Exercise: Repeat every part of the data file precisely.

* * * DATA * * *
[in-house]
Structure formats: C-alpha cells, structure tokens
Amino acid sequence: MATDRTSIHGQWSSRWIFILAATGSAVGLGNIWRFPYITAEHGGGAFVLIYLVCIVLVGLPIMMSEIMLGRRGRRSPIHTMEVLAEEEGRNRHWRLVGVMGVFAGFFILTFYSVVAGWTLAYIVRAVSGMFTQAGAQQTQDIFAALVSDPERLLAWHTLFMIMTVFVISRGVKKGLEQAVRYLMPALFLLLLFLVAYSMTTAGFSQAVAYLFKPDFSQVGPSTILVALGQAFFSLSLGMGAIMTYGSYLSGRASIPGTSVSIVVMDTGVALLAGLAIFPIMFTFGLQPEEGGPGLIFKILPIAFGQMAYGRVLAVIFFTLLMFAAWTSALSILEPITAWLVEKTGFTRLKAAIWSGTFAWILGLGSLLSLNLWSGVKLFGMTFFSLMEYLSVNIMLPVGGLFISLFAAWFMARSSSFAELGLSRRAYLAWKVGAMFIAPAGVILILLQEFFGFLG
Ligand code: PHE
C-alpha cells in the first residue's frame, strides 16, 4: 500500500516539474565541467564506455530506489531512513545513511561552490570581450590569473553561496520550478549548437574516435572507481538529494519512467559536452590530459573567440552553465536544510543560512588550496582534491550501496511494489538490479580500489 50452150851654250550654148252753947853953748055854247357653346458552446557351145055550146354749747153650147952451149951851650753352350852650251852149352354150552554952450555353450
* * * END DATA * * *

[in-house]
Structure formats: C-alpha cells, structure tokens
Amino acid sequence: MATDRTSIHGQWSSRWIFILAATGSAVGLGNIWRFPYITAEHGGGAFVLIYLVCIVLVGLPIMMSEIMLGRRGRRSPIHTMEVLAEEEGRNRHWRLVGVMGVFAGFFILTFYSVVAGWTLAYIVRAVSGMFTQAGAQQTQDIFAALVSDPERLLAWHTLFMIMTVFVISRGVKKGLEQAVRYLMPALFLLLLFLVAYSMTTAGFSQAVAYLFKPDFSQVGPSTILVALGQAFFSLSLGMGAIMTYGSYLSGRASIPGTSVSIVVMDTGVALLAGLAIFPIMFTFGLQPEEGGPGLIFKILPIAFGQMAYGRVLAVIFFTLLMFAAWTSALSILEPITAWLVEKTGFTRLKAAIWSGTFAWILGLGSLLSLNLWSGVKLFGMTFFSLMEYLSVNIMLPVGGLFISLFAAWFMARSSSFAELGLSRRAYLAWKVGAMFIAPAGVILILLQEFFGFLG
Ligand code: PHE
C-alpha cells in the first residue's frame, strides 16, 4: 500500500516539474565541467564506455530506489531512513545513511561552490570581450590569473553561496520550478549548437574516435572507481538529494519512467559536452590530459573567440552553465536544510543560512588550496582534491550501496511494489538490479580500489 50452150851654250550654148252753947853953748055854247357653346458552446557351145055550146354749747153650147952451149951851650753352350852650251852149352354150552554952450555353450